Horizontal CRM solutions — as mature as they are (and they have been around for 20+ years) — don’t always do a good job at supporting industry-specific business processes. Consider these examples: CRM users in manufacturing need capabilities to track projects, schedules, time sheets, labor efficiencies, and equipment inventory in addition to core CRM attributes. Alternatively, a real estate professional would like to use CRM to track not only client contact information but also additional data elements such as properties, lease/sales comps, and stacking plans, which illustrate how healthy a property is in terms of tenants and leases.
So, over the years, CRM vendors have built vertical market software applications from the ground up for specific industries. Historic, heavyweight on-premises applications — like Oracle Siebel, with 21 built-on industry verticals — are giving way to newer, more agile software-as-a-service vertical offerings that offer scripted best practices. And other vendors have taken a different tactic and developed lighter-weight systems of engagement to consolidate and visualize data from disparate systems to drive better decision-making. This leaves a CRM buyer with three options to choose from:
|Horizontal CRM||Offers broad CRM capabilities across all industries||– Natively supports capabilities required for a particular vertical (ex policy automation, channel management)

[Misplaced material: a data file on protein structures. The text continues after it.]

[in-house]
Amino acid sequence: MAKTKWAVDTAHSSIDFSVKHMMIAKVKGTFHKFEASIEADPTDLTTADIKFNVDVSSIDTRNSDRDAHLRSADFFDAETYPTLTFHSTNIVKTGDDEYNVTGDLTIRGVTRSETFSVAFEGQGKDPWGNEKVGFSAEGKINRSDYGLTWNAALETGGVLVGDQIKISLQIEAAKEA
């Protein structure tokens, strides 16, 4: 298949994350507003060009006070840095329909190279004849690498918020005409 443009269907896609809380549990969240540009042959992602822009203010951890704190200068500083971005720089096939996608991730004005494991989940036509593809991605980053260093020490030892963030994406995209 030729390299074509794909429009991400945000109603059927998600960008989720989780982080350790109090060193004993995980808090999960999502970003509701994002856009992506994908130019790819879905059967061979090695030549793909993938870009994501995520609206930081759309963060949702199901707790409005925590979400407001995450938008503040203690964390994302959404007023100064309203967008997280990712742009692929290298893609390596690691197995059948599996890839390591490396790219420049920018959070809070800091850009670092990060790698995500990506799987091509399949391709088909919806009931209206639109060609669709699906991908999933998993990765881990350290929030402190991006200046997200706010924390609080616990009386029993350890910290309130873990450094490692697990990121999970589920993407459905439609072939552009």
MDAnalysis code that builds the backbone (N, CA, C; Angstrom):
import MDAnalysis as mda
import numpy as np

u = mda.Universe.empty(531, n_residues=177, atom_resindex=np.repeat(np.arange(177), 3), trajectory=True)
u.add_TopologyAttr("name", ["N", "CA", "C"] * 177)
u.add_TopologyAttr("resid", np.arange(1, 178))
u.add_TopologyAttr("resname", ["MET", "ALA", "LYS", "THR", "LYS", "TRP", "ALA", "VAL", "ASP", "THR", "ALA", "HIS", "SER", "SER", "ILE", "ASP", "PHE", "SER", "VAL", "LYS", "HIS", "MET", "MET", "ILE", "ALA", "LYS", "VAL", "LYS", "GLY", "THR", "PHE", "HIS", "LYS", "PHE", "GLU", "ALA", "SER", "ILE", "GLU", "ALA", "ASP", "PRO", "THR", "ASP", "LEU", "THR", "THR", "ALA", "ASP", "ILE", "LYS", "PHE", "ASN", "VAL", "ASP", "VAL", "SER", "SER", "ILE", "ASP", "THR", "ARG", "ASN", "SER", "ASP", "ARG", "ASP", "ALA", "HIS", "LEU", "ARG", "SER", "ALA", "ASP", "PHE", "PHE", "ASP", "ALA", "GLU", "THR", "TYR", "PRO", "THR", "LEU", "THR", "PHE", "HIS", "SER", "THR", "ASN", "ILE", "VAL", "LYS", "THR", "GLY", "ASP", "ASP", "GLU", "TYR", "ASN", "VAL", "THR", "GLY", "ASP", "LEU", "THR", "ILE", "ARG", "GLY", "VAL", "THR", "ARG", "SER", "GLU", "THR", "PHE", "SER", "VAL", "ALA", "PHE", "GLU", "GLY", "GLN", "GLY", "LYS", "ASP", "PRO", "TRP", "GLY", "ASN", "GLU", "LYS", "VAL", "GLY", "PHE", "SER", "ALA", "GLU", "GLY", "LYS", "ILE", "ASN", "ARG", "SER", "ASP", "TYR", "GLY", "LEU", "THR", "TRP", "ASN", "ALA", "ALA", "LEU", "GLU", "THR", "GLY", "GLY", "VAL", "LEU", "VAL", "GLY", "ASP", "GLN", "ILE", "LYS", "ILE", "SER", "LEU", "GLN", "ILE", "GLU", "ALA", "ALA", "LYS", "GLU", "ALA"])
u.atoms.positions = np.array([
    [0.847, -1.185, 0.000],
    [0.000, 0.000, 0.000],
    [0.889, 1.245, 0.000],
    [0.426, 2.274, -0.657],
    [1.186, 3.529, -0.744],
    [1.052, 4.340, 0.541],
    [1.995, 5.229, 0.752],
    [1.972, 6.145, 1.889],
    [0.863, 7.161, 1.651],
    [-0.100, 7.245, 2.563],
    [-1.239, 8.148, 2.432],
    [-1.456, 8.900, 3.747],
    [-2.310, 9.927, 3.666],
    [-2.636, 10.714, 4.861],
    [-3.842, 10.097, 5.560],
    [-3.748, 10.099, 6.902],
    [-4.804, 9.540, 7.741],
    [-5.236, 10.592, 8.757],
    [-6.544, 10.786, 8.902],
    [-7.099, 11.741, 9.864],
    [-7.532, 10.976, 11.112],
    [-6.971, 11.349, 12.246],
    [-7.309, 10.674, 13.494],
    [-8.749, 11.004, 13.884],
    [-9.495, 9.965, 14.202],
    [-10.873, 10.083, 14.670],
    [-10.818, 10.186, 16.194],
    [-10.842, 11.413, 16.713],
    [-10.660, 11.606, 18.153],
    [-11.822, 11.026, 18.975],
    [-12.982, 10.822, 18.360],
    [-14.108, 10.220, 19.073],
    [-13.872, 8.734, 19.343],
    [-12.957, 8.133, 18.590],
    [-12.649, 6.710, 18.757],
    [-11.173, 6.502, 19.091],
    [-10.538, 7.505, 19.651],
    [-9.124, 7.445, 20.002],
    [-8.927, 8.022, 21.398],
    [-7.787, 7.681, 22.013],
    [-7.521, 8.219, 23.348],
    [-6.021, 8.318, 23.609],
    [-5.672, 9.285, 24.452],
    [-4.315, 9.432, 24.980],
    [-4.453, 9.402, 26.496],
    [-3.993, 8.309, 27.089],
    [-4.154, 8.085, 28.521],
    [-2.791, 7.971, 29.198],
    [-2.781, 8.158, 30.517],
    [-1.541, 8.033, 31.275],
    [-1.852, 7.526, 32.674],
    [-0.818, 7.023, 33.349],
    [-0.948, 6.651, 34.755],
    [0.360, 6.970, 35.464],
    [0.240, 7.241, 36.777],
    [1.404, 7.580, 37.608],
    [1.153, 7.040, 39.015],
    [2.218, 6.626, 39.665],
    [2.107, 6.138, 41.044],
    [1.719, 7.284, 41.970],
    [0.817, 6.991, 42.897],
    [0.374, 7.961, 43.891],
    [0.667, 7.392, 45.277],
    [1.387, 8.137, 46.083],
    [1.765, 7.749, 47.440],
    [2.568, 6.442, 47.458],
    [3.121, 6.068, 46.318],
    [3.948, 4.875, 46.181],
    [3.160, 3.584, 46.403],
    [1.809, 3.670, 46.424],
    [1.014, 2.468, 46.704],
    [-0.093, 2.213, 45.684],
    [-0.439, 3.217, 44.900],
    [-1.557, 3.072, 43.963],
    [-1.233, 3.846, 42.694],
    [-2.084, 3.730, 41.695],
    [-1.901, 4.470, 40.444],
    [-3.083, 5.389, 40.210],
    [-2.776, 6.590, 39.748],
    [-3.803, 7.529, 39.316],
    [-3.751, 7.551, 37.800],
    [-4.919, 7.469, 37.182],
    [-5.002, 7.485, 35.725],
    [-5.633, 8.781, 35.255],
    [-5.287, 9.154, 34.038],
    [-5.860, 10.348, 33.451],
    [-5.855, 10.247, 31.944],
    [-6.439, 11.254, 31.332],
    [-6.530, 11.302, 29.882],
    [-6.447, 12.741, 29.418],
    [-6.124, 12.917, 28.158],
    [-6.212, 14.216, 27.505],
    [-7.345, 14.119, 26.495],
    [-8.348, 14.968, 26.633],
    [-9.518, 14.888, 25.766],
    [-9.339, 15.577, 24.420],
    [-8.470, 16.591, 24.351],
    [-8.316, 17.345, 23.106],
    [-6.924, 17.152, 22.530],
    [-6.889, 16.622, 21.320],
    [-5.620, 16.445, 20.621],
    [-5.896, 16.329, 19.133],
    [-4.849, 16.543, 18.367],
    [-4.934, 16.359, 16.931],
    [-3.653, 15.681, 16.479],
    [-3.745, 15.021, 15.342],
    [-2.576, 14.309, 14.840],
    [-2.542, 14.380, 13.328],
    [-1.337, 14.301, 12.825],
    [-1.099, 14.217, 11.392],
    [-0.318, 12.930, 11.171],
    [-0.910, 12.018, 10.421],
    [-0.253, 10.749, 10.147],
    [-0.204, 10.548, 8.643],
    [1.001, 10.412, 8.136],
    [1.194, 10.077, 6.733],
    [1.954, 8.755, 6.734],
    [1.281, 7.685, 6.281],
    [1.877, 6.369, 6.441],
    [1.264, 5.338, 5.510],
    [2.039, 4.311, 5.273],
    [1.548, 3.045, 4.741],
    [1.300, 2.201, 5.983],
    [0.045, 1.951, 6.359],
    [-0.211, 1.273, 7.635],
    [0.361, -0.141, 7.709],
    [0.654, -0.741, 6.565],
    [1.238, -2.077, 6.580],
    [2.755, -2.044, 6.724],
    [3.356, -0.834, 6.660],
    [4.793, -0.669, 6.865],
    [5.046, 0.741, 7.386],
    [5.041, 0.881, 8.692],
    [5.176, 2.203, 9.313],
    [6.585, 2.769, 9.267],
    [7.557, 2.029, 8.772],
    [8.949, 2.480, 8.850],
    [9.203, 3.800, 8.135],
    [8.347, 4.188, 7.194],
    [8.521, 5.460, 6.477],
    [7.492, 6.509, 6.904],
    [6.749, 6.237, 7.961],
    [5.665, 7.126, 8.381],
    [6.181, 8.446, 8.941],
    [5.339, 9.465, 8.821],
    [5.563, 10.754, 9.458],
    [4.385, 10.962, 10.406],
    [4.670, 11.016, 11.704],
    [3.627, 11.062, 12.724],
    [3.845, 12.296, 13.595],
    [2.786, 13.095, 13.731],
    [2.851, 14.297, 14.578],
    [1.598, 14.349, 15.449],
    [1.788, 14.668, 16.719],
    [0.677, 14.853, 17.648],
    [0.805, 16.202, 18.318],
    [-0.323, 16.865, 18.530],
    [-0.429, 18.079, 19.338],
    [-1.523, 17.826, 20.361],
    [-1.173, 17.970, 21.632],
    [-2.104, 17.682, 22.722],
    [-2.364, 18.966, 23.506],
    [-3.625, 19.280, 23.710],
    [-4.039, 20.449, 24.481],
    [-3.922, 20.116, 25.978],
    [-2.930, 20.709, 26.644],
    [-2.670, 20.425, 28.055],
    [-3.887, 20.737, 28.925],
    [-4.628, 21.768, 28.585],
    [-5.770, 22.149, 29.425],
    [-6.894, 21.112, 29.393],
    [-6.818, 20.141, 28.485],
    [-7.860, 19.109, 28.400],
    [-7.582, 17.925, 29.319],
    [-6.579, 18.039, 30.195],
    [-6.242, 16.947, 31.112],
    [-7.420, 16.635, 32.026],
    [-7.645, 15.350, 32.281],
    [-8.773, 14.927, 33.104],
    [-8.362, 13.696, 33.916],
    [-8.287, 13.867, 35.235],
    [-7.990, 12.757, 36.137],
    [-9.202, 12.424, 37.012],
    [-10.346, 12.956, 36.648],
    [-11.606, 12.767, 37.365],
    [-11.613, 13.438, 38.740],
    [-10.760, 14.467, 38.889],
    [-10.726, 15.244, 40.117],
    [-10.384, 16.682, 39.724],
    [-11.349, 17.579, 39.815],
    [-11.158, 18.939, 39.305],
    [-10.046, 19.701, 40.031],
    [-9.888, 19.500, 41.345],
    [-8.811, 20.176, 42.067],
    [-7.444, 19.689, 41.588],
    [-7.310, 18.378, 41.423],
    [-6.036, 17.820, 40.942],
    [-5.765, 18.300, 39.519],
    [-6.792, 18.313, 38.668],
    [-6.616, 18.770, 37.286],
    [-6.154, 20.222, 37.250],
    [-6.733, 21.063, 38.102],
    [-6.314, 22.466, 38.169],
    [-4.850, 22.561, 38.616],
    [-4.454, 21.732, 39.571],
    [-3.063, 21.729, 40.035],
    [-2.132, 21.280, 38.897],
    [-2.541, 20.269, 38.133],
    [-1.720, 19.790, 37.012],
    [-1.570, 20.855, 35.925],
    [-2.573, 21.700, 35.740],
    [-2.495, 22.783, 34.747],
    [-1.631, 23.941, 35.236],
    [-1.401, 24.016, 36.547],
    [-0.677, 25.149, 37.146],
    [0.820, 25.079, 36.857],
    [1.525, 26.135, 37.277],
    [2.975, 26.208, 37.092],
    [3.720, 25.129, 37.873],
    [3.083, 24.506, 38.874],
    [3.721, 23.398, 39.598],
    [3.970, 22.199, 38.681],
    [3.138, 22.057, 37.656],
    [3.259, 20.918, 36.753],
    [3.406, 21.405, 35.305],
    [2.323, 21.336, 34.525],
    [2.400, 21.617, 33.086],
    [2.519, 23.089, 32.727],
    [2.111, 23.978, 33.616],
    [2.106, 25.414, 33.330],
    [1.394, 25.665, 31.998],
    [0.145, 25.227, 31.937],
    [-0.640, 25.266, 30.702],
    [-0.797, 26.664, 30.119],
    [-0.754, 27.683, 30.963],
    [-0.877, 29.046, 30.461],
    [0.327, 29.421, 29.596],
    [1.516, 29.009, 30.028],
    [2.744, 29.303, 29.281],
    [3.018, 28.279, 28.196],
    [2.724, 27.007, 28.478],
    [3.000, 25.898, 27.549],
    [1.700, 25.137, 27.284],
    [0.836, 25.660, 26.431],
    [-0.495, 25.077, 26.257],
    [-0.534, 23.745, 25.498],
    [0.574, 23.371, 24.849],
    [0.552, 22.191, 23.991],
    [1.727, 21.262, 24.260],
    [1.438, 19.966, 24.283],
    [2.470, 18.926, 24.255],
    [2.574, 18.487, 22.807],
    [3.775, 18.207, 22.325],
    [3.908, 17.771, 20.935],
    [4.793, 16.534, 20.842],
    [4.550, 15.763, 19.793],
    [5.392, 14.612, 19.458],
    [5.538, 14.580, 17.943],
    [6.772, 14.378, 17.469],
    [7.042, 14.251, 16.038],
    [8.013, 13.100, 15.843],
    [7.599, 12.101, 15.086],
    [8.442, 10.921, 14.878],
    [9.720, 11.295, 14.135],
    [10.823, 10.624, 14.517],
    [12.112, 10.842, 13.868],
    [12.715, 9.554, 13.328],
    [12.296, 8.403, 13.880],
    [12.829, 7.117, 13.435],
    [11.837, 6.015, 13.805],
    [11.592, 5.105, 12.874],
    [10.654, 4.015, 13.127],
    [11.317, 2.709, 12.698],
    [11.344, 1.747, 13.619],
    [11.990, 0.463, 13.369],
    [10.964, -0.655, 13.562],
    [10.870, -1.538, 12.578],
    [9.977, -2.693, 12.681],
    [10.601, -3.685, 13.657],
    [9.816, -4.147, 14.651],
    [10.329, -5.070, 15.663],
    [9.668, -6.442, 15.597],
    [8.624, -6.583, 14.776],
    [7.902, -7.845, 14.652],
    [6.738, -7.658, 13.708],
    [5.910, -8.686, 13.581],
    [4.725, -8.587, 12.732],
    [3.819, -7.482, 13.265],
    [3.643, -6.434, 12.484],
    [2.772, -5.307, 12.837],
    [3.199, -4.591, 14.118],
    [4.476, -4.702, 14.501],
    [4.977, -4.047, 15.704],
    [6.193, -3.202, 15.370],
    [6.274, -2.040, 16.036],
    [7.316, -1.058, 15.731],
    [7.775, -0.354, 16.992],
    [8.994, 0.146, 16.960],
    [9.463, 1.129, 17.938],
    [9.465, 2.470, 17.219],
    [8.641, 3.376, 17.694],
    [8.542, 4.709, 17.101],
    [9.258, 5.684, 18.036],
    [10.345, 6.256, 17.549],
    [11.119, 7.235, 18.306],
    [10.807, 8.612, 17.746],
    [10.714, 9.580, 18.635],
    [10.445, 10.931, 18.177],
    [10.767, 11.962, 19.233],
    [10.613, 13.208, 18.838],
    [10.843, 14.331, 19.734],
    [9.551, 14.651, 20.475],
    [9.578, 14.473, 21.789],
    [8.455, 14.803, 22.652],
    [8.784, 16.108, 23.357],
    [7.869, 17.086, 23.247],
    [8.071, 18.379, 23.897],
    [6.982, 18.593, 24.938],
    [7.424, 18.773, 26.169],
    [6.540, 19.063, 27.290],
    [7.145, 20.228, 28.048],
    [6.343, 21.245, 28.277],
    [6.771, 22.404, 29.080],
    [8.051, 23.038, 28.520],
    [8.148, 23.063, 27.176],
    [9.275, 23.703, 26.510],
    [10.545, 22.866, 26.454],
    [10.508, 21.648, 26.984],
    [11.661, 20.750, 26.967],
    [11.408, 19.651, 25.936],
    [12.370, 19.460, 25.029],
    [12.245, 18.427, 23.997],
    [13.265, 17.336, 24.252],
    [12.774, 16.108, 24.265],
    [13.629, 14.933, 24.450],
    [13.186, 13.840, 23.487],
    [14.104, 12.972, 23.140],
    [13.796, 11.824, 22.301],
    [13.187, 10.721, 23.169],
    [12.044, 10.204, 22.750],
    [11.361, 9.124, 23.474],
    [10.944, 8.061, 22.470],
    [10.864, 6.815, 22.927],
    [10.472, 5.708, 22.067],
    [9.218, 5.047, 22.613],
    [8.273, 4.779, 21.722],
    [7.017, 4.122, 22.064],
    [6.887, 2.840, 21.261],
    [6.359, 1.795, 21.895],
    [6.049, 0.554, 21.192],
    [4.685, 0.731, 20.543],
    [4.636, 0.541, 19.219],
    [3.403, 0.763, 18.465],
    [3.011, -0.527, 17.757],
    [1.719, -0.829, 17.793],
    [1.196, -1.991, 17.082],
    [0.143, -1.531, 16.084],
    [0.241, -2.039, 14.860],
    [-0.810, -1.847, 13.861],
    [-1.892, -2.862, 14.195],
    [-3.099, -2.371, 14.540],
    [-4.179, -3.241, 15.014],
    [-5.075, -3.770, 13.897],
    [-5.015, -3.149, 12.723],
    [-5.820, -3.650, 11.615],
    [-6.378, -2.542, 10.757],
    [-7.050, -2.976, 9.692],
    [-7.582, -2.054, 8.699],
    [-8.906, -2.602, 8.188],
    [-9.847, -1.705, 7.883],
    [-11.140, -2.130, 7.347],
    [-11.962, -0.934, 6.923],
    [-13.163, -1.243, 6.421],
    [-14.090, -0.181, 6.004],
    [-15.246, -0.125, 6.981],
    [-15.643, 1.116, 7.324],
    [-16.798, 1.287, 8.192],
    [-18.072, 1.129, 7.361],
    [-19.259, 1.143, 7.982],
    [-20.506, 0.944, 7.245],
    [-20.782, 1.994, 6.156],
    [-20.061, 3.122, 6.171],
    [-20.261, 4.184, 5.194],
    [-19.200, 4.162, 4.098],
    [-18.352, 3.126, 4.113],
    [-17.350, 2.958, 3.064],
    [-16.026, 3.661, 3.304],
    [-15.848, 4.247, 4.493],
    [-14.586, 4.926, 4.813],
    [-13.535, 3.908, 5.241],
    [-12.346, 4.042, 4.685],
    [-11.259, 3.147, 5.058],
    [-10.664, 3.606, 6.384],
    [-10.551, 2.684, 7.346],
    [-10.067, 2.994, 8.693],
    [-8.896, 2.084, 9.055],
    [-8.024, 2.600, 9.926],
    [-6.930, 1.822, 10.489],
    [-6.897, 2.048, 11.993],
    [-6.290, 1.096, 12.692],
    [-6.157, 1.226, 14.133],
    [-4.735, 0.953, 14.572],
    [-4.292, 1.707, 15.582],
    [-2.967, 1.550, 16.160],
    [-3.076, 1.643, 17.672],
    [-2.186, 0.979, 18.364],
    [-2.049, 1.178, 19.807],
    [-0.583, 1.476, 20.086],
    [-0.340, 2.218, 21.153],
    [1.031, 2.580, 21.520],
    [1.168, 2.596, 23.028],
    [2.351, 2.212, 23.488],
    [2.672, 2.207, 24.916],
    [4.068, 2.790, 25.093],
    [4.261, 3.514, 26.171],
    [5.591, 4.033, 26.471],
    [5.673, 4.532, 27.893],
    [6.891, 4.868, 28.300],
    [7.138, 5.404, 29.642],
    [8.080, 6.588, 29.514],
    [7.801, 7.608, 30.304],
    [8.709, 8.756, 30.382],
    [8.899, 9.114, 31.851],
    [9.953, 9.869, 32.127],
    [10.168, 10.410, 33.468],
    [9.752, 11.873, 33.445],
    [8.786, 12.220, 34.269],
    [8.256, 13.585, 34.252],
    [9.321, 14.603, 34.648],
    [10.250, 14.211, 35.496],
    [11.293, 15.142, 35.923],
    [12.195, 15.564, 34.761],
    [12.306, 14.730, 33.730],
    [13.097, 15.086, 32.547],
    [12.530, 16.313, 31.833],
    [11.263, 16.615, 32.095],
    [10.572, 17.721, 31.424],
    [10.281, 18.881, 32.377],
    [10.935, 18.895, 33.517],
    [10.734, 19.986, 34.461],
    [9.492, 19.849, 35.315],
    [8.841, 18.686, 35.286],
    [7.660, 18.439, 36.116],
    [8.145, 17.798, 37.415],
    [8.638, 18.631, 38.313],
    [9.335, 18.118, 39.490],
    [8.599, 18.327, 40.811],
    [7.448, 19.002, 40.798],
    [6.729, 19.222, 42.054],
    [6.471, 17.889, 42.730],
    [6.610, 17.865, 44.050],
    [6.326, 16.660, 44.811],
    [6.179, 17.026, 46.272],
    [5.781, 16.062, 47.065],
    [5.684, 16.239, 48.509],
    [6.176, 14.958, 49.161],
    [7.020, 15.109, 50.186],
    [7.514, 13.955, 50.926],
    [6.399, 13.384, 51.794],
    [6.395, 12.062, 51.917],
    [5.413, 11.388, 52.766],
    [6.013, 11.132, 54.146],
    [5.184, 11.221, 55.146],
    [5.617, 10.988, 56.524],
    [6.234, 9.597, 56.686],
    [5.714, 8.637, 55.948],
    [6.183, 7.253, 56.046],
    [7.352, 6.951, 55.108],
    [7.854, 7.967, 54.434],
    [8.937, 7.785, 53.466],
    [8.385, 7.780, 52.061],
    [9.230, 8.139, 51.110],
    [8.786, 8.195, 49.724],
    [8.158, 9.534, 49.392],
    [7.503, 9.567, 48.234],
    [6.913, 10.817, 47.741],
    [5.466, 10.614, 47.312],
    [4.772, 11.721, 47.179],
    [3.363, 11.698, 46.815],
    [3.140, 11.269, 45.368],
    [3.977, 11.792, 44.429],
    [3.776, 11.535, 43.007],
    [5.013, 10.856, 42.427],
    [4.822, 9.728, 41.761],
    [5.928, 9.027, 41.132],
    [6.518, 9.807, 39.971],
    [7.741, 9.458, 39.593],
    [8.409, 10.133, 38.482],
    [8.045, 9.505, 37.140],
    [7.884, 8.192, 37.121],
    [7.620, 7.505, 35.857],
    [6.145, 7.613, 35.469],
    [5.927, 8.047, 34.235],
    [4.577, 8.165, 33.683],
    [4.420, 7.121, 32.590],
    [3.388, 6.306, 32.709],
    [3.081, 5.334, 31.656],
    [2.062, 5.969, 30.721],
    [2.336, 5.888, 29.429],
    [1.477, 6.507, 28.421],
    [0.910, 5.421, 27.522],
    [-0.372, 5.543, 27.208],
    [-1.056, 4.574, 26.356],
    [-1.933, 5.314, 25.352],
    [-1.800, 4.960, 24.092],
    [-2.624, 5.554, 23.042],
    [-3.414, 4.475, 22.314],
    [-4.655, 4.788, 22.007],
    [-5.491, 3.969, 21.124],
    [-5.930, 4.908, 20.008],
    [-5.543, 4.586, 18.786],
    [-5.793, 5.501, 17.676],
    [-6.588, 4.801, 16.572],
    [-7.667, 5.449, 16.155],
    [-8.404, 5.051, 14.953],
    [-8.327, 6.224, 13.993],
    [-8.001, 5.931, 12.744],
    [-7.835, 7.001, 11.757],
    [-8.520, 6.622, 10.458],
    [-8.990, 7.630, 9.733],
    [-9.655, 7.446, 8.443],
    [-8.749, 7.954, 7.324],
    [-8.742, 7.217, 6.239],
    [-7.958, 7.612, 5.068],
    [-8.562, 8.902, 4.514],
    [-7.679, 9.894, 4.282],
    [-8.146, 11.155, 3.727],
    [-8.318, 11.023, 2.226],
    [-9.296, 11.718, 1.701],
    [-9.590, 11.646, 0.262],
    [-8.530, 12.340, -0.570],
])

– Can be customized and integrated with other applications to meet exact business requirements and drive adoption
|– Customizations can be costly and difficult to manage over time
– User experience is hampered by superfluous features
|Lightweight vertical CRM||Includes UI templates, common process flows that do not script the end-to-end process, data model extensions, and UI labels||– Offers core common standardized, industry-specific process flows.
– Shields clients from technical obsolescence with solutions built on top of a well supported CRM platforms like Oracle, Salesforce, and or Microsoft.
|– Vertical solutions may not be robust enough for an industry
– Demands further technology management investment for customization to exact business requirements
|Deeply vertical CRM||Provides end-to-end scripted industry processes||– Support for industry processes drive higher adoption rates
– Includes compliance to industry standards and regulations
|– Fully scripted processes can be “over-verticalized” with little ability to customize to business requirements
– Vendors often lack large market – and revenue – to support the level of continuous innovation compared to horizontal CRM vendors
This article was originally posted on Forrester.com.
By Kate Leggett
The Demand For Industry-Specific CRM Explodes